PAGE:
Can we do anything about our biology?  We do have an influence even if we’re not going to become eagles or grizzlies.  But one can teach the sympathetic nervous system (fright, flight, fight) to not treat nearly everything as an emergency situation (does slamming on the brakes and skidding out of control help or can we learn to pump the brakes?)  Can we look at another and even though we are freaking out about how they look, calm down and seek the substance of another rather than the look of another?  Yep, first impressions can be weird, even if sometimes they can be sort of correct.

How about the independence many seem to want to assert above all else?  Paired opposites—also known as a paradox.  Independence does not stand alone, it stands in conjunction with dependence.  And vice versa.  Think about it—dependence done well, can lead to independence, which done well still means we need others. Do we want to be off grid? I’m good with it, but that doesn’t solve everything, especially the end of needing others.  I can’t do my own brain surgery (insert jokes about my brain here!), I’m not going to wash clothes with a stone, or make my own shoes, etc.  Even in eras where tribes of us had to do everything to survive, there were differentiations between who did what.

Why then, if we can influence our social constructions and learn and teach our biology skills (like calming down or not rushing to judgment, etc.) do we continue the cycle of good folks/bad folks?  It isn’t easier, it’s just the way we’ve done it for eons.  It’s cognitively and emotionally lazy of us to not know the difference between good work and bad work and default into good folks/bad folks.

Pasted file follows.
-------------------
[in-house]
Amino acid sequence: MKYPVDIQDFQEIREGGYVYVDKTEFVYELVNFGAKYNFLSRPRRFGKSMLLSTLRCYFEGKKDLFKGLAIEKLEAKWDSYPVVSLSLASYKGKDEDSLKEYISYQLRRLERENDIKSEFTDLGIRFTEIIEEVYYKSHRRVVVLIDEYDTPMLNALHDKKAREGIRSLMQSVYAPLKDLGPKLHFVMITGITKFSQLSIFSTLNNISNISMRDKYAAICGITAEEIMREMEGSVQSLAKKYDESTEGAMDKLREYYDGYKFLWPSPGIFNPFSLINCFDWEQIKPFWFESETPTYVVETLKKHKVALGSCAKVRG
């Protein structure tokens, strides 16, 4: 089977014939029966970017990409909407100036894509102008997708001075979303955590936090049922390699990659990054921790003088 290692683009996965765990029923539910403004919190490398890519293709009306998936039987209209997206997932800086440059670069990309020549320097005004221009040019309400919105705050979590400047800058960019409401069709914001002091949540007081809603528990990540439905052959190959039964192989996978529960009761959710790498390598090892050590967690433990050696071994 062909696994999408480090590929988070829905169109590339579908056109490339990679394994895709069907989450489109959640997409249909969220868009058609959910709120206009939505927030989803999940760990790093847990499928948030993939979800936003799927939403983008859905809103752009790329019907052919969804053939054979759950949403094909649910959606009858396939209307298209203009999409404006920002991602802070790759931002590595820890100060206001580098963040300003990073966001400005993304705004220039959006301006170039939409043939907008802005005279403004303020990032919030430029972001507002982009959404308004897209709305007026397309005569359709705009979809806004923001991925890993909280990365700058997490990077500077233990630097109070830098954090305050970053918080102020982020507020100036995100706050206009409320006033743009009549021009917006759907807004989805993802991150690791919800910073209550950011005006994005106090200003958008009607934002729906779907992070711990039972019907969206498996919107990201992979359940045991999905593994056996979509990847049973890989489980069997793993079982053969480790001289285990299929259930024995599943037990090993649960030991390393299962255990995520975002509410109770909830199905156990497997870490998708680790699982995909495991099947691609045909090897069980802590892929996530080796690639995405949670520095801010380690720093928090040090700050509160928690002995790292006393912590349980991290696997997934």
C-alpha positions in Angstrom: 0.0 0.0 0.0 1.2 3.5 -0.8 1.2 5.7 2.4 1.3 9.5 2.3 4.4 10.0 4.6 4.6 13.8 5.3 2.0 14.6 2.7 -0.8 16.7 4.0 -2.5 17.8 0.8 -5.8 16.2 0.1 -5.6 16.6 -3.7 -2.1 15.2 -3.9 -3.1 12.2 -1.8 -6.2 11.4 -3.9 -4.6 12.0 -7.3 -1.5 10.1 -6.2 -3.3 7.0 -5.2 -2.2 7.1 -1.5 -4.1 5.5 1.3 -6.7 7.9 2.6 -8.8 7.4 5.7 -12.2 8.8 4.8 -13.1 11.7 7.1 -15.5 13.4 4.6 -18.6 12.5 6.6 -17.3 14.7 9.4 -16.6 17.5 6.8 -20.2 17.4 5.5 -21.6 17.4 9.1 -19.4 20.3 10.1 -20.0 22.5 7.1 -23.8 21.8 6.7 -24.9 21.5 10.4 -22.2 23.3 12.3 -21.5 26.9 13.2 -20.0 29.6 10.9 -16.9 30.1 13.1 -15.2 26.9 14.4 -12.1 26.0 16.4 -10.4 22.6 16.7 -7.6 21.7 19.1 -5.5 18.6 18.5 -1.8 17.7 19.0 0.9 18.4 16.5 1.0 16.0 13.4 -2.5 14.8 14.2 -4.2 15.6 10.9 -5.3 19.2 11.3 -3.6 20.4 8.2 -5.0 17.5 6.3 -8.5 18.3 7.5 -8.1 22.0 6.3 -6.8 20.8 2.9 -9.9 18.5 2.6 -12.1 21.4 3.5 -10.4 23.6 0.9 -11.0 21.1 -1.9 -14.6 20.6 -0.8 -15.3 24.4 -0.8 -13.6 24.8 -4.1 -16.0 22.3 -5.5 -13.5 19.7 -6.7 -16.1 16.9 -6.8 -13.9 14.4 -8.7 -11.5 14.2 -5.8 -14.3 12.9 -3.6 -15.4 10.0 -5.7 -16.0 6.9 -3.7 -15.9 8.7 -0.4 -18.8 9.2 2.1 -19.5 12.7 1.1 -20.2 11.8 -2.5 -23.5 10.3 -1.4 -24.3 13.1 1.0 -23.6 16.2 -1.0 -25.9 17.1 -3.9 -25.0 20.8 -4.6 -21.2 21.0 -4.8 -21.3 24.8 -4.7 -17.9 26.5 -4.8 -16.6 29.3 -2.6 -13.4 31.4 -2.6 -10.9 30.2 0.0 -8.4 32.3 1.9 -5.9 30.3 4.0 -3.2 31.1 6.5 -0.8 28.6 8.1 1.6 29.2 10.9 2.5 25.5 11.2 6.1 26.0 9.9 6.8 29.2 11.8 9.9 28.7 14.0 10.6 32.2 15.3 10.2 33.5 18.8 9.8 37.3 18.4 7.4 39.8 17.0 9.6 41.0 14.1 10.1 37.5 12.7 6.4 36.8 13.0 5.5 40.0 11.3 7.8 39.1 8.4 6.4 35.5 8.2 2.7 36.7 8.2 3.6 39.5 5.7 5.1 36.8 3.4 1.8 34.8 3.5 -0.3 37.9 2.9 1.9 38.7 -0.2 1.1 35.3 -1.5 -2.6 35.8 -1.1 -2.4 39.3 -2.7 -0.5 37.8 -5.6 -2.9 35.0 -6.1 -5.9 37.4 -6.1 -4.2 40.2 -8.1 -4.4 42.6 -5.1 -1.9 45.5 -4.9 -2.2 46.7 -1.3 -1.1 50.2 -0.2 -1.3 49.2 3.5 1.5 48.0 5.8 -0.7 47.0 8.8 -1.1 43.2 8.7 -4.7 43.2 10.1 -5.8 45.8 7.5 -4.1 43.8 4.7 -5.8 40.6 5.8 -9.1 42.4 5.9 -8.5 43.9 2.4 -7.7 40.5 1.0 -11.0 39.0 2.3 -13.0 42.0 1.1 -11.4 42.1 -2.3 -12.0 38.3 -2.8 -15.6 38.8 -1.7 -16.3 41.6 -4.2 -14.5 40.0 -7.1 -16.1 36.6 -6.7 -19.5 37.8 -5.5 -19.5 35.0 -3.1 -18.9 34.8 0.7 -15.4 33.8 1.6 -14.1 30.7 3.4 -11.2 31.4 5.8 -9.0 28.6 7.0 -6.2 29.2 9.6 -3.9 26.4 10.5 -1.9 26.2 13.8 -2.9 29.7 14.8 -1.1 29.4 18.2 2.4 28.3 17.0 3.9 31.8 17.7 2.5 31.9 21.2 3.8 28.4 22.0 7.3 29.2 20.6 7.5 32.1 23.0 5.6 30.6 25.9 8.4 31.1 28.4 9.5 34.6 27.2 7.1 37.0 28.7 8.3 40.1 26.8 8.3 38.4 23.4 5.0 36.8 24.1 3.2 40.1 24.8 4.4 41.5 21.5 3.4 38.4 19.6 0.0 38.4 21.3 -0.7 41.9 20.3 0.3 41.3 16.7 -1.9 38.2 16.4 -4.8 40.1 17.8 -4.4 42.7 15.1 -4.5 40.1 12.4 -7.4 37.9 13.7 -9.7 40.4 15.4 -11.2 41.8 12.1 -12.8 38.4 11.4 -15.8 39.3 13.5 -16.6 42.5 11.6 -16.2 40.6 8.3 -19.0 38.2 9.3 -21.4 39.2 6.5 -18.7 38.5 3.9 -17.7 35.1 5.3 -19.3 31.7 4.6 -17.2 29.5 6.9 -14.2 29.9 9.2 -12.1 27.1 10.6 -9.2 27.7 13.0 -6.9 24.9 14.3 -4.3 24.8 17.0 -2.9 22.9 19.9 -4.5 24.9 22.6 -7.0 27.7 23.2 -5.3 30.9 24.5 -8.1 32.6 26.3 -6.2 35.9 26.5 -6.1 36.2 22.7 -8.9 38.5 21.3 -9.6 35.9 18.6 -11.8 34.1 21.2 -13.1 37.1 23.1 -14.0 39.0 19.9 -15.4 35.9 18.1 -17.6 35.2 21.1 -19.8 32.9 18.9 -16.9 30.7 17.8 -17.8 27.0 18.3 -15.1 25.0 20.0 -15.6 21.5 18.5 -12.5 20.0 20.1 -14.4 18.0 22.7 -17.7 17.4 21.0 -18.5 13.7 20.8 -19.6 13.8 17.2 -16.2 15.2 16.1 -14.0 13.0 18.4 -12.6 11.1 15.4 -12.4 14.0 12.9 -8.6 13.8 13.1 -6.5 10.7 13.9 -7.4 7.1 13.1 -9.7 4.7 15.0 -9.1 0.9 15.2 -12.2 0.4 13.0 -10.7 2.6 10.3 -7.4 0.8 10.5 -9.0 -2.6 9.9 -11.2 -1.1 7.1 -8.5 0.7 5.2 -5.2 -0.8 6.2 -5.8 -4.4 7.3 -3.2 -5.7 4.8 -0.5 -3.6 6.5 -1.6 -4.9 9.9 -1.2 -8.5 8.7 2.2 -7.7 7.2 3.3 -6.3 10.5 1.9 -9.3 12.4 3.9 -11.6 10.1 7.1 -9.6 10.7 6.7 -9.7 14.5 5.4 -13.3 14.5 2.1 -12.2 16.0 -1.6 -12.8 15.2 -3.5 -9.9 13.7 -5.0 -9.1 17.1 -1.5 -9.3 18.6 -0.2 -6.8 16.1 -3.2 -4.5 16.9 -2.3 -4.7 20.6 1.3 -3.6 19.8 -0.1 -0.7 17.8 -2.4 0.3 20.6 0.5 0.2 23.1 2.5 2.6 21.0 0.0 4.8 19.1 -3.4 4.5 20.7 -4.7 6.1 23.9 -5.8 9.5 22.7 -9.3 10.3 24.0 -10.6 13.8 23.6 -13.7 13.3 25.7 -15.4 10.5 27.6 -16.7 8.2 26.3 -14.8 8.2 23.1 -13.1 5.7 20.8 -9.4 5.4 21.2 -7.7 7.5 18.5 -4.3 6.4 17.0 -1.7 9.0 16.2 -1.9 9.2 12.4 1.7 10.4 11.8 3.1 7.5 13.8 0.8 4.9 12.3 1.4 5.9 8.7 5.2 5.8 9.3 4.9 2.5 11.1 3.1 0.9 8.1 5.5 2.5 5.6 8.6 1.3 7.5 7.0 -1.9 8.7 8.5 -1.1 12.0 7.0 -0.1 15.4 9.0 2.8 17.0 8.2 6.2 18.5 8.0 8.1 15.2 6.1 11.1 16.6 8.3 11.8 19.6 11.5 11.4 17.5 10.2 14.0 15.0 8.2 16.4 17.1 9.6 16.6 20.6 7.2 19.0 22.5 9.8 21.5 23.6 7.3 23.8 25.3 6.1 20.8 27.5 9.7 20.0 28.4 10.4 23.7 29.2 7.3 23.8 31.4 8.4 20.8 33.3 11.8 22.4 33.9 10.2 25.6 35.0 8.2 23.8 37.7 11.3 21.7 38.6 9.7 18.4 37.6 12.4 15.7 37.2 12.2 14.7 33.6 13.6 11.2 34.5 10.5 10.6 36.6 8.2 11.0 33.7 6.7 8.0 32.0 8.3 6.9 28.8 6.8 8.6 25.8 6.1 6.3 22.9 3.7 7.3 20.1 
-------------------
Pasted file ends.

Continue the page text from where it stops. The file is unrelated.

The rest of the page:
The thin veneer of civility is not firm ground, much less righteous ground. It’s a house made of straw when we have much better construction materials available.  We do not have to like other people much less break bread with them, but we cannot make them lesser or better just because we’re comfortable with hierarchies of people, rather than deeds.  In fact, we could make an argument that many of our human deeds regulate us to a lower rung on the hierarchy model of what species is best.

Any such change in our social and biological imperatives begins with us, not some leader, though a good leader would be setting an example worthy of the best in us, not the worst.  It really is up to us to keep the thin veneer of civility and wait to pounce when we’re angry or we can build a better civility, based on substance, not style and the similar-to-me bit.  We get the best out of it—we can hang with whom we want and we’d all feel a lot safer together to boot.   

Let’s start again, simply.  Let’s protest in peace. Together, in plain view, let’s take a knee in grace. We might even be able to cry together.